Since it also helps remove excess oil, charcoal is another great option for oily skin. With that in mind, using a charcoal mask as a spot treatment if you have a breakout? It can help make the area less red and inflamed.

Cream Masks

If it’s a wash-off mask that doesn’t fit the profiles above, it probably could be classified into this catch-all category. Creamy wash-off masks have a wide variety of benefits depending on the active ingredients. Hyaluronic acid is a good bet if you’re after hydration or alpha hydroxy and beta hydroxy acids for exfoliation.

Sleeping Masks

No tricks here: A sleeping mask is meant to be applied before bed and works while you’re sleeping. But what’s the difference between a sleeping mask and a night cream? It all goes back to — you guessed it — the concentration of active ingredients. And sleeping masks (which typically focus on hydration) are more jam-packed with ’em than your standard cream.

Bubble Masks

Sure, they make a great photo op. But the benefits of bubble masks — which foam up on your face, supposedly increasing oxygen on the surface of your skin to help with circulation — are unproven. They’re entertaining, but I don’t know if they really, truly have a function.

Peel-Off Masks

If you have super-sensitive skin, be cautious when it comes to peel-off masks, which remove a layer of dead skin as the dried formula is literally peeled away from the face. These masks don’t really have actives. They’re not designed to penetrate…so they just basically get rid of the dead layer of the skin gently, making your skin feel a lot smoother.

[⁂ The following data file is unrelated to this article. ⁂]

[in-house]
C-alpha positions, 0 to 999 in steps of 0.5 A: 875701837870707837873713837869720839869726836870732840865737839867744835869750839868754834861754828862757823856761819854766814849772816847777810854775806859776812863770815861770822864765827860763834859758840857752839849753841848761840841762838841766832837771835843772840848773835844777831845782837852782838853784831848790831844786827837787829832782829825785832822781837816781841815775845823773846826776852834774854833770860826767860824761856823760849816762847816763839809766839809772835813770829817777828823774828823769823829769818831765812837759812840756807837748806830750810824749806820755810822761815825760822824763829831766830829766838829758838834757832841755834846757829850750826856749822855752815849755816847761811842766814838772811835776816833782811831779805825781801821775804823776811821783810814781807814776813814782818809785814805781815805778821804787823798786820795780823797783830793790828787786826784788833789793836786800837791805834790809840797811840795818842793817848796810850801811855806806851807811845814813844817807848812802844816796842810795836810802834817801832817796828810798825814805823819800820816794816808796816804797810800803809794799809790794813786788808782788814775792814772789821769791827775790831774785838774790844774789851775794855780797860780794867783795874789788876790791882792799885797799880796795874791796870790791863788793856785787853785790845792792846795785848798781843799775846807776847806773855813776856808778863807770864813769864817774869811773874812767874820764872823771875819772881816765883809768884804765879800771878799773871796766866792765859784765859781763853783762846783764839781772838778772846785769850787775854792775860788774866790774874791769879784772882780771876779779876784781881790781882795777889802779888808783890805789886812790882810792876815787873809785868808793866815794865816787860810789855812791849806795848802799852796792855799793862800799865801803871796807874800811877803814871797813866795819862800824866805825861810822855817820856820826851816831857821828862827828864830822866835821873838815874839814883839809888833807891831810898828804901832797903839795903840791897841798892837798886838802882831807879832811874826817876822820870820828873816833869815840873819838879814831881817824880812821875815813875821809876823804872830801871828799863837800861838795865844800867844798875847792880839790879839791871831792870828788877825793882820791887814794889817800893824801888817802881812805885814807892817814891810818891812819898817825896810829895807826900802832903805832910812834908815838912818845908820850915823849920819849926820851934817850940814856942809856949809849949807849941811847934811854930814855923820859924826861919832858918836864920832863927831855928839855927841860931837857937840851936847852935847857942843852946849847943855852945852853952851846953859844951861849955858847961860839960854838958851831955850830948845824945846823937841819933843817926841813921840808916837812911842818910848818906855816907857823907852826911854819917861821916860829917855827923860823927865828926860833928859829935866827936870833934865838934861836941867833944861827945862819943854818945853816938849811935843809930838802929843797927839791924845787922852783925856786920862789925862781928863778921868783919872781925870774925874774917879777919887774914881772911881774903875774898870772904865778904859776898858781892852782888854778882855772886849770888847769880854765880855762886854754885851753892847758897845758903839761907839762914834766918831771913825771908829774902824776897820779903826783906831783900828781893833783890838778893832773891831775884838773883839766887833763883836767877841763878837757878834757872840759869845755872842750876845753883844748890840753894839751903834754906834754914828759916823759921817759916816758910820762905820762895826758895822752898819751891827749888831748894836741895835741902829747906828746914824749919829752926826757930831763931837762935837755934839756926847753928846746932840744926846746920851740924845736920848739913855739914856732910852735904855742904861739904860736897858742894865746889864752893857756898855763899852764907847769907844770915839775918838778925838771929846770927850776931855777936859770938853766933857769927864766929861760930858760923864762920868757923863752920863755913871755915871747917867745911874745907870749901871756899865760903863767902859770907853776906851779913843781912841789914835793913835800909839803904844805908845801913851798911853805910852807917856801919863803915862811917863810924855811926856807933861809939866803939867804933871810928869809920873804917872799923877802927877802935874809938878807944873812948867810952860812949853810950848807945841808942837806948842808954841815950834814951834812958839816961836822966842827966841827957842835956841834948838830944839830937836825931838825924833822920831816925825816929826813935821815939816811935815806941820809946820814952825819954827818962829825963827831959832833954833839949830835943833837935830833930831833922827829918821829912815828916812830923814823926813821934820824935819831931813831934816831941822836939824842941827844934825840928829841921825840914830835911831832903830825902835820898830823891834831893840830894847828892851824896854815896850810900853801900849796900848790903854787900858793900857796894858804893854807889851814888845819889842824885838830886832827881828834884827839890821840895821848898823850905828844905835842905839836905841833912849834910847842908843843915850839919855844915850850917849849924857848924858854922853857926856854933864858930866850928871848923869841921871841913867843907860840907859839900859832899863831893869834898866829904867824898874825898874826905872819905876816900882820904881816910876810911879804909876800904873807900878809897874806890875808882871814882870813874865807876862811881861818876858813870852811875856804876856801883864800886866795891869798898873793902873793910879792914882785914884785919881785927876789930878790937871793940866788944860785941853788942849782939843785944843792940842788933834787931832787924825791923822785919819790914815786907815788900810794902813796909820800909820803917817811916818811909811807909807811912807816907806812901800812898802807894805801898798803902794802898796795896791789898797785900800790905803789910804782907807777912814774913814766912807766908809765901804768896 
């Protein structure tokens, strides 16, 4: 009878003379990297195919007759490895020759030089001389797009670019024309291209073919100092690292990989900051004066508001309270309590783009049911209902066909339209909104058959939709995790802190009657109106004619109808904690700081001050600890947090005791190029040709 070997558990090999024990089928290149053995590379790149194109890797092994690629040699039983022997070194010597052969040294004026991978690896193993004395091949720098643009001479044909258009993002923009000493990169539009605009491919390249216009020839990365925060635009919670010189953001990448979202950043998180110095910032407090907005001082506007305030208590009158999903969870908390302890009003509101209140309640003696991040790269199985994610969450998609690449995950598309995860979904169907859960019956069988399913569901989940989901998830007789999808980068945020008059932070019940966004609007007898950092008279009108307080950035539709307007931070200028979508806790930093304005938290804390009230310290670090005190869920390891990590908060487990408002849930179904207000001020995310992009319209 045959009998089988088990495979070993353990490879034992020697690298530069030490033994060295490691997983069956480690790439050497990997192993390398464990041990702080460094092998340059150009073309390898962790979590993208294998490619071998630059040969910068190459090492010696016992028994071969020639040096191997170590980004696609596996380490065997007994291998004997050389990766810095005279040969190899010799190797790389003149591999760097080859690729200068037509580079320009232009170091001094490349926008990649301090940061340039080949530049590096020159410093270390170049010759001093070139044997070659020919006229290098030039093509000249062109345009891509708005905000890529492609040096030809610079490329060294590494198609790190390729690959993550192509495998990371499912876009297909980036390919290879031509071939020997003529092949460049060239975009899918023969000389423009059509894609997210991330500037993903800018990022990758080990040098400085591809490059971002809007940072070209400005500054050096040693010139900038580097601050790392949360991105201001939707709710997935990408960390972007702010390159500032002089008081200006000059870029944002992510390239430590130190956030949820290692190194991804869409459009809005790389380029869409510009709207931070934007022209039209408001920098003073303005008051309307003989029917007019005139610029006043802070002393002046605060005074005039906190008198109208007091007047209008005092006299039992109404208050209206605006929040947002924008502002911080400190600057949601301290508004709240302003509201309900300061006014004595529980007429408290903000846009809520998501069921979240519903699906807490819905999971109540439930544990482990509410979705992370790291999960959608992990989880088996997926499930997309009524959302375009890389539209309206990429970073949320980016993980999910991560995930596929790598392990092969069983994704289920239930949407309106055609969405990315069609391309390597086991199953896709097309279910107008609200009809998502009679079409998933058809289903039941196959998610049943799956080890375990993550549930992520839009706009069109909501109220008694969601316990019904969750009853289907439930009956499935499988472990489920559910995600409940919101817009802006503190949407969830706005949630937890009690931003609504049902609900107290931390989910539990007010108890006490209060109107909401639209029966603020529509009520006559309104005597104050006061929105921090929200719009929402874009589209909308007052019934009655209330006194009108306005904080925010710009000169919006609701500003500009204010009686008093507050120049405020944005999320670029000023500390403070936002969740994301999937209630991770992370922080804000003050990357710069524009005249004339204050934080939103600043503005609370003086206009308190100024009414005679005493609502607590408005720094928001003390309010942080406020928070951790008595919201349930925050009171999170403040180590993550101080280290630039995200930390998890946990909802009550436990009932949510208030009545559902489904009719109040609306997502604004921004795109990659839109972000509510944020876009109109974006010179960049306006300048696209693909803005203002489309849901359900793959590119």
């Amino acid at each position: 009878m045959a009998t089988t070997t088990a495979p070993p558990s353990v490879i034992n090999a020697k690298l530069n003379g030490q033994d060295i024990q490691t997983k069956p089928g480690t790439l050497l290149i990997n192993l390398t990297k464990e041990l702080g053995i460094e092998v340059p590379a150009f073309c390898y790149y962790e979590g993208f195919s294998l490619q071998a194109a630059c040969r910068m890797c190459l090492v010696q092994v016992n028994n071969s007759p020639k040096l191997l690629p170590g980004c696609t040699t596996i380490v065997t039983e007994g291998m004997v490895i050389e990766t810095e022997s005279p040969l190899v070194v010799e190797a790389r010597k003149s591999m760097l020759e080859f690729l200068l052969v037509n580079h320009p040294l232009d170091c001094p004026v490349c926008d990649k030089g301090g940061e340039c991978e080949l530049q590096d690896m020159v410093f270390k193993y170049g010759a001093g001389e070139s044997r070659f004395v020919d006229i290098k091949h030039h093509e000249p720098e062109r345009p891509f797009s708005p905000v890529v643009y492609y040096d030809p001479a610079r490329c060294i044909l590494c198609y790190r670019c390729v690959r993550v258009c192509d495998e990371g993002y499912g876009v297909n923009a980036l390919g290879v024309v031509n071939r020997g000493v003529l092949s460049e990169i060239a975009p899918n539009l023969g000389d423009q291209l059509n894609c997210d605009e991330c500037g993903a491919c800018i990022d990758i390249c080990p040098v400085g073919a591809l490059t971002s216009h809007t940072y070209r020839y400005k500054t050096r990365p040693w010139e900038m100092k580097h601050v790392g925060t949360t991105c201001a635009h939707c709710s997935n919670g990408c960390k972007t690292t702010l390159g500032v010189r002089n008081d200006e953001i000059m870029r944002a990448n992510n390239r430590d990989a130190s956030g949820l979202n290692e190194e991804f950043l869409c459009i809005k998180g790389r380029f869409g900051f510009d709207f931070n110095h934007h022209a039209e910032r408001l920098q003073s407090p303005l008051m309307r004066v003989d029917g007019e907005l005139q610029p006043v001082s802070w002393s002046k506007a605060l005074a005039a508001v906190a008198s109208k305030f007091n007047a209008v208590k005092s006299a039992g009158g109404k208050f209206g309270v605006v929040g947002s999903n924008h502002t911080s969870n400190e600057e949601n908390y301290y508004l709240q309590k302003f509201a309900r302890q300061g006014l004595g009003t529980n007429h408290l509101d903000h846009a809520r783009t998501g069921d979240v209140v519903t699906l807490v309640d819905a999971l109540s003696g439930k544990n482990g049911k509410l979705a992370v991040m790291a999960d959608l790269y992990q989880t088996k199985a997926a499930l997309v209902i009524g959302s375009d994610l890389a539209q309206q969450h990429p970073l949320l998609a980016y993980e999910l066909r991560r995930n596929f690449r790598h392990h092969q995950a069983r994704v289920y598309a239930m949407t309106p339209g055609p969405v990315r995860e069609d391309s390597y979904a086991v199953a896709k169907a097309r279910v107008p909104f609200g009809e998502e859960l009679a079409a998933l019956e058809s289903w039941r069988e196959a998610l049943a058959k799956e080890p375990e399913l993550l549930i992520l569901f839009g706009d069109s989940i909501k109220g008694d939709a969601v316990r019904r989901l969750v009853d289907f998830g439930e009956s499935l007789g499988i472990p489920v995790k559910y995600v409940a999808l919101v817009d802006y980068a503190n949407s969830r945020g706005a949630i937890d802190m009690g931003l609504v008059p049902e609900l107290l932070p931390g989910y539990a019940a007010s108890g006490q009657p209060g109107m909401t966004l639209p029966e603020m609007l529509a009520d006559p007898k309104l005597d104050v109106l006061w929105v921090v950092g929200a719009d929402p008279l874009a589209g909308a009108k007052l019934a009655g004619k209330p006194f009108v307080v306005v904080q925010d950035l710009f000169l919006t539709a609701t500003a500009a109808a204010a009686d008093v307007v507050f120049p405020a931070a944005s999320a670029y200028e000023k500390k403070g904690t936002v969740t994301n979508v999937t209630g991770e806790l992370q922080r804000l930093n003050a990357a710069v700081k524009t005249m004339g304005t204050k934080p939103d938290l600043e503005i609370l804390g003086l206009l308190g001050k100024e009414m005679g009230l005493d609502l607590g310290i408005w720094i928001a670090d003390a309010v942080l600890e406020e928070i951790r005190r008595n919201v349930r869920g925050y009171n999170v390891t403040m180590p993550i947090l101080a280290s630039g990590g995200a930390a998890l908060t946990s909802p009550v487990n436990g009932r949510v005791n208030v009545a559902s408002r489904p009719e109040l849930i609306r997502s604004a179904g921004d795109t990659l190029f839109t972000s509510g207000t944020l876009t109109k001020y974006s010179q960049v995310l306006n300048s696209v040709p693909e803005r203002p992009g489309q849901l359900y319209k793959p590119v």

Body Masks

You may have noticed that masks are migrating to other parts of the body. We’re not at all opposed to the idea of hand, lip, and even butt masks, but it all comes down to the ingredients (yes, again). Lips and hands could benefit from hydrating options, and derrieres could potentially be made less prone to breakouts if a mask had salicylic acid or other acne-fighting ingredients.

Tips for Applying Face Masks

Don’t Overdo It

Now that you’ve read up on the plethora of masking options available and hopefully found a formula that works for you, we understand you might be tempted to apply it as often as possible. But, especially if you have sensitive skin, you can definitely overdo it. That said, some celebrities in Korea swear by using a sheet mask every single day. So, start slow and find a rhythm that works for you — once or twice a week is pretty typical.

Consider Multi-Masking

If your cheeks are flaking at the same time your T-zone feels like an oil slick, you might have what’s often referred to as combination skin (which, in reality, all of us probably have). And you could very likely benefit from multi-masking, or applying different types of masks on different parts of your face. (If the above sounds like you, try a creamy hydrating mask on your cheeks and something with charcoal or clay around your nose.) The process can be a bit labor-intensive, but the logic is very much supported in the aesthetician field. So, if you’ve got the time to mix and match, have at it.

The Bottom Line

If you’re looking to supercharge your skin care routine (and really, who isn’t?), consider incorporating a mask a couple of times a week. Do your research on ingredients and formats to find the one that will best serve the needs of your skin. K-beauty brands have ushered in a new era of innovation, so rest assured you’ll have plenty of options. And don’t forget to not neglect the benefits of a spa facial every month.

Your skin is how you’re seen, and when you want to look your best, facials are the best way to take care of yourself. Call Botanica at 727-441-1711 to book your appointment today!